The chemical structure of chitosan is presented in Figure 1.

Figure 1. Chemical structure of chitosan polymer.

3. Future Perspectives

The first advantages of chitosan are its ease of production at low cost and its biodegradability. This review has highlighted interesting data, paving the way to further investigations on leishmaniasis both in therapeutic and vaccine research. However, despite the number of data collected, it was not possible to highlight the most relevant physico-chemical characteristics of the formulations responsible for the best in vitro selectivity index and in vivo activity, as many parameters, i.e., the nature of the polymer, the particle size, the zeta potential, the loaded drugs, and the different strains and protocols used for their biological evaluation are intimately entangled. Further studies focused only on AmB, for example, would be useful for a strict comparison between the most promising formulations by using the same in vitro and in vivo models of experimental leishmaniasis.

The second advantage of chitosan is its intrinsic antileishmanial activity. Thus, when combined with another drug, it acts as a booster and, to some extent, it can also be considered as an active principle for drug combination. Few studies have focused on the mechanism of action of chitosan on Leishmania. It is known that Leishmania sp. expresses chitinase activity thought to be important in parasite-sandfly interactions and transmission of the parasite to the vertebrate host [3]. Even if chitinases have the unique ability to hydrolyse GlcNAc-GlcNAc bonds, making these enzymes capable of hydrolysing chitin, they are able to hydrolyse, to some extent, partially acetylated chitosan as well [4]. Thus, the importance of leishmanial chitinases in the mechanism of action of chitosan is worthy of further consideration if GlcNAc oligomers exhibit intrinsic antileishmanial activity.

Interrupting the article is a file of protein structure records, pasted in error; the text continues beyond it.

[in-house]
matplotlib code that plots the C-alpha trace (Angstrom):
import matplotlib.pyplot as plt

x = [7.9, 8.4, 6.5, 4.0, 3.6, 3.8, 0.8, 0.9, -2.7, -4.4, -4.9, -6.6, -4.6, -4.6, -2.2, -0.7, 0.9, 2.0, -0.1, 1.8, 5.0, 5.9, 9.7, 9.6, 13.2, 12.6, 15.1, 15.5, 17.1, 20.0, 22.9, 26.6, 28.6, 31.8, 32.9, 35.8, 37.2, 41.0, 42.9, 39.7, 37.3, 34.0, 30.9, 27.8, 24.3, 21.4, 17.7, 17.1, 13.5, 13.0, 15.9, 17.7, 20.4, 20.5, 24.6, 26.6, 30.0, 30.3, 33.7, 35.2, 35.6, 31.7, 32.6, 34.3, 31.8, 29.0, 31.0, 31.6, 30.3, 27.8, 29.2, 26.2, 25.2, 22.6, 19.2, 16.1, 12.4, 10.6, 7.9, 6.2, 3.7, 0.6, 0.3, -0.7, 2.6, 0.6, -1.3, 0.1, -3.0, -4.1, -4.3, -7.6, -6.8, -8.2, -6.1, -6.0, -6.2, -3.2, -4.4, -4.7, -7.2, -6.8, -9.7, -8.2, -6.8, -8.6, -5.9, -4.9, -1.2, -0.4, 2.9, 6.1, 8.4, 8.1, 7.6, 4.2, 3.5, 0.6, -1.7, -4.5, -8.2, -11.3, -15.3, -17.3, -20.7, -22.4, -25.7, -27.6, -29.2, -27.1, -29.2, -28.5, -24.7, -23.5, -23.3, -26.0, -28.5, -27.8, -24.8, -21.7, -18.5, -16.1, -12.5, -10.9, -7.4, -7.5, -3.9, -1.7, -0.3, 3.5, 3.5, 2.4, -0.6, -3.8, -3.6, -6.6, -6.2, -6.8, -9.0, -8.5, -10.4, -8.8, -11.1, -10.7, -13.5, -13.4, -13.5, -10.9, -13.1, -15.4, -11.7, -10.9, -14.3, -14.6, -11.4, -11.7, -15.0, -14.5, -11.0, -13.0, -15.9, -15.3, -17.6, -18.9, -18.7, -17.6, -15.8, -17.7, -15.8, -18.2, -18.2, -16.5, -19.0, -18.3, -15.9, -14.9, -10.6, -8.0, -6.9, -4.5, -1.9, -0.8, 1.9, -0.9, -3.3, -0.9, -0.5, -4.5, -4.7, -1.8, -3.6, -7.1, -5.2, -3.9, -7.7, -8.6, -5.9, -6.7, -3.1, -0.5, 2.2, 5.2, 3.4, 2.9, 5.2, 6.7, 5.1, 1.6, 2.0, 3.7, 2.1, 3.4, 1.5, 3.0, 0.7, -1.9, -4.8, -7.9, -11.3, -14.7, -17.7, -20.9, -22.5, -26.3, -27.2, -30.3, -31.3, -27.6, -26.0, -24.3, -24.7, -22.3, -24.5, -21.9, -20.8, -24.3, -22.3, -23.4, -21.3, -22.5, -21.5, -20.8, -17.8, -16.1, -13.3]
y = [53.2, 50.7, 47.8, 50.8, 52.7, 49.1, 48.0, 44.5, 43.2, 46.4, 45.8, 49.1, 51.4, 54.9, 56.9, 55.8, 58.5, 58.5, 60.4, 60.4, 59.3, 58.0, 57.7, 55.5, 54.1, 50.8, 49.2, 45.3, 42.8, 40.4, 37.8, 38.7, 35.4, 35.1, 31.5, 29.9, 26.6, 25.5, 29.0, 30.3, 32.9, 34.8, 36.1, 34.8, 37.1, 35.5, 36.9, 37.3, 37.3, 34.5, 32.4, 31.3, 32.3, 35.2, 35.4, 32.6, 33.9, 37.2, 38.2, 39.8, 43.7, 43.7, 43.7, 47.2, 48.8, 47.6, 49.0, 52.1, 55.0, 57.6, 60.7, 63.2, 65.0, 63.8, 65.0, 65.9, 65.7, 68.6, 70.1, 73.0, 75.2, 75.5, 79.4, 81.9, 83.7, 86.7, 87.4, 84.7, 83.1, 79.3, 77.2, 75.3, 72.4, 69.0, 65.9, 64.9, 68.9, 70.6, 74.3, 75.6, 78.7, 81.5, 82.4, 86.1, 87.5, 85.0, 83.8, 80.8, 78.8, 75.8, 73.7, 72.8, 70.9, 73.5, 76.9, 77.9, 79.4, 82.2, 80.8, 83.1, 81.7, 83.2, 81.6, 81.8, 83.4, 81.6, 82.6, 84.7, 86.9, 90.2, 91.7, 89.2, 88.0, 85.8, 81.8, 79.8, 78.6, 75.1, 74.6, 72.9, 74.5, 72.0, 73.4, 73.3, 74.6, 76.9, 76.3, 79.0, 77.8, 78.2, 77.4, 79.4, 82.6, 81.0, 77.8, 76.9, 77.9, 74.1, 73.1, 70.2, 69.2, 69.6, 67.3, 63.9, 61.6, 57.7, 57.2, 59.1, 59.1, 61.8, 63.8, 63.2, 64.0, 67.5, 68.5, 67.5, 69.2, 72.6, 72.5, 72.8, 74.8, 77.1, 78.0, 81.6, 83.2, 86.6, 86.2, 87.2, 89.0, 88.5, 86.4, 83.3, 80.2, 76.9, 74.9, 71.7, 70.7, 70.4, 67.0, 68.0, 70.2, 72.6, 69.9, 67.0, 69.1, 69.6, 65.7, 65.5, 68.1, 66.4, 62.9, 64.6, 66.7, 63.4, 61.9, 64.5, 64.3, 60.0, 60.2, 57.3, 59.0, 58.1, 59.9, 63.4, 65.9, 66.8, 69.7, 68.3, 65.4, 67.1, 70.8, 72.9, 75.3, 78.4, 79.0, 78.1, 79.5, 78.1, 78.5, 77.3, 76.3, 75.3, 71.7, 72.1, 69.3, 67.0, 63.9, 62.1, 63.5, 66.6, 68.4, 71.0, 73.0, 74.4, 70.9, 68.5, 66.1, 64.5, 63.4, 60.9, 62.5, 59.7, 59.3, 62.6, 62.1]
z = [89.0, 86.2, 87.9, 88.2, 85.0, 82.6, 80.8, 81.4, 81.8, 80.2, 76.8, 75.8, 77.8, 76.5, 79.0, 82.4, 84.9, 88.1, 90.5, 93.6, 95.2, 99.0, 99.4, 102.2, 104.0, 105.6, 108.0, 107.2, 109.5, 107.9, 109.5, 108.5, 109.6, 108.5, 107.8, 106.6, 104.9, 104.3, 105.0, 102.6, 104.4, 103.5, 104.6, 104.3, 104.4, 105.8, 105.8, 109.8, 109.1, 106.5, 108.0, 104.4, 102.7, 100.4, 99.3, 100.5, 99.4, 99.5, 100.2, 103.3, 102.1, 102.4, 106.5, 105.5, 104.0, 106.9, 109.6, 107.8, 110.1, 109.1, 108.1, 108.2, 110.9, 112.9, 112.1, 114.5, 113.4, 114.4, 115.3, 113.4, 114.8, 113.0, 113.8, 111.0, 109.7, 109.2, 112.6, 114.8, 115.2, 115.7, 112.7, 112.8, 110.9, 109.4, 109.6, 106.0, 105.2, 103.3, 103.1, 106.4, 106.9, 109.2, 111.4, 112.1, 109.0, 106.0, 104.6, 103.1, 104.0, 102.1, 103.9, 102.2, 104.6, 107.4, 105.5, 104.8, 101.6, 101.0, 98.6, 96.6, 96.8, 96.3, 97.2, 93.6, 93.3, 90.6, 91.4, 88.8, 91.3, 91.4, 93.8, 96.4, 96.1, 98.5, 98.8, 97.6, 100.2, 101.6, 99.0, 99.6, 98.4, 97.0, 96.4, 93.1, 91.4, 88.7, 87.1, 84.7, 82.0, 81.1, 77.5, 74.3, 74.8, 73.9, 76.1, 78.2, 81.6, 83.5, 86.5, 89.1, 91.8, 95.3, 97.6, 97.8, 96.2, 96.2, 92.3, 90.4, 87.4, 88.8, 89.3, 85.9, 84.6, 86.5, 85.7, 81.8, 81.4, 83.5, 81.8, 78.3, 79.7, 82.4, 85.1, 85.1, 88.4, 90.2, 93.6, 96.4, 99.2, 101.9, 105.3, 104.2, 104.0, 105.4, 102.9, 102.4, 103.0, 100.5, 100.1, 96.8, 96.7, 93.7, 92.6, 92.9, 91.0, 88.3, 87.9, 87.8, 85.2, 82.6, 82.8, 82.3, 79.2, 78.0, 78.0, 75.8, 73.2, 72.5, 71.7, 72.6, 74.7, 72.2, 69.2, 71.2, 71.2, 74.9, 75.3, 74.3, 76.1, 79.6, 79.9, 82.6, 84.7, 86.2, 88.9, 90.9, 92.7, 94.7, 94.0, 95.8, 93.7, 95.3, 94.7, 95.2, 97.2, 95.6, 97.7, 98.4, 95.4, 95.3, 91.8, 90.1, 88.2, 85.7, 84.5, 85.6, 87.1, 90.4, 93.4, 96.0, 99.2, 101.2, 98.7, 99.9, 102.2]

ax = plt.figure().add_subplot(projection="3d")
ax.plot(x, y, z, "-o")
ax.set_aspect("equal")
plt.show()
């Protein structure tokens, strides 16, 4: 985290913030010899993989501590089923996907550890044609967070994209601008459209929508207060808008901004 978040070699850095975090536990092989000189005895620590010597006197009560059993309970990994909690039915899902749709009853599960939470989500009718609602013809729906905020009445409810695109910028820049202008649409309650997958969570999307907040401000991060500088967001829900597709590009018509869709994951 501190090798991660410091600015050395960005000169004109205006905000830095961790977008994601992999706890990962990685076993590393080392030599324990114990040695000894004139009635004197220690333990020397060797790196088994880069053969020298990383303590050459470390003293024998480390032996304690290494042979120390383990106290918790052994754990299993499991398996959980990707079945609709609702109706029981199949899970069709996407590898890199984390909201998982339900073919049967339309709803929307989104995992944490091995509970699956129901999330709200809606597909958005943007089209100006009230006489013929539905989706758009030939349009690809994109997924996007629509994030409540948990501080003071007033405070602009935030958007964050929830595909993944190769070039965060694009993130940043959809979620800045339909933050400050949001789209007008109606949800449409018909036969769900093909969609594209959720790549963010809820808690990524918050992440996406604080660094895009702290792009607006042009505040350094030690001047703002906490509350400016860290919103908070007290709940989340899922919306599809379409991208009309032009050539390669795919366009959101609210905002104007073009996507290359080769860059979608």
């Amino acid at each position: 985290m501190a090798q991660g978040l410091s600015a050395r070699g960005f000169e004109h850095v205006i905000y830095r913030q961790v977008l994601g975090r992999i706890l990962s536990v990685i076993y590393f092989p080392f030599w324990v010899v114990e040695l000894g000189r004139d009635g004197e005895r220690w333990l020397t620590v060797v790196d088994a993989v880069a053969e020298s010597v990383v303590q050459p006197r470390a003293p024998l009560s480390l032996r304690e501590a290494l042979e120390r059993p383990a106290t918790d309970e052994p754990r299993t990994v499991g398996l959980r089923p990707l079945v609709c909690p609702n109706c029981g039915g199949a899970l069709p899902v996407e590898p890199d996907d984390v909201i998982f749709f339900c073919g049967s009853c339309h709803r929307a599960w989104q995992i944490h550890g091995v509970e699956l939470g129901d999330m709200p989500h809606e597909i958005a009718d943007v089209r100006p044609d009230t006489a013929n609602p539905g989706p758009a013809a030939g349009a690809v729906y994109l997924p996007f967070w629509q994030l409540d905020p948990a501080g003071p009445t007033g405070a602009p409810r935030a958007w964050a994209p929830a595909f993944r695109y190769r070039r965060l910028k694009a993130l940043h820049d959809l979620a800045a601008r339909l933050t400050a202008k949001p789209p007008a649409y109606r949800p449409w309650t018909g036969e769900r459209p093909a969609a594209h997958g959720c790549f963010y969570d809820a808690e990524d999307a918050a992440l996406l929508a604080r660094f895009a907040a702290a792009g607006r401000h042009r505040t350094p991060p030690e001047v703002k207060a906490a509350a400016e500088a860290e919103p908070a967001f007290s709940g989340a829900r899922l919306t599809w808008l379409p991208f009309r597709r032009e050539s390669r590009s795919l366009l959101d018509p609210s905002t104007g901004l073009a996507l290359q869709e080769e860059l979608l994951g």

Significative efforts on chitosan research have been carried out for a decade in antileishmanial chemotherapy by association with drugs, and mainly AmB, as this drug is a star in antileishmanial therapy. However, improvements in activity are required via different strategies including various chitosan formulations. Thus, several parameters such as the degree of deacetylation, the particle size, and the administration route gave various possibilities and promising perspectives of chitosan for therapies and vaccines.

References

  1. Burza, S.; Croft, S.L.; Boelaert, M. Leishmaniasis. Lancet 2018, 392, 951–970.
  2. Valero, N.N.H.; Uriarte, M. Environmental and socioeconomic risk factors associated with visceral and cutaneous leishmaniasis: A systematic review. Parasitol. Res. 2020, 119, 365–384.
  3. Rogers, M.E.; Hajmová, M.; Joshi, M.B.; Sadlova, J.; Dwyer, D.M.; Volf, P.; Bates, P.A. Leishmania chitinase facilitates colonization of sandfly vectors and enhances transmission to mice. Cell Microbiol. 2008, 10, 1363–1372.
  4. Kaczmarek, M.B.; Struszczyk-Swita, K.; Li, X.; Szczesna-Antczak, M.; Daroch, M. Enzymatic modifications of chitin, chitosan and chito-oligosaccarides. Front. Bioeng. Biotechnol. 2019, 7, 243.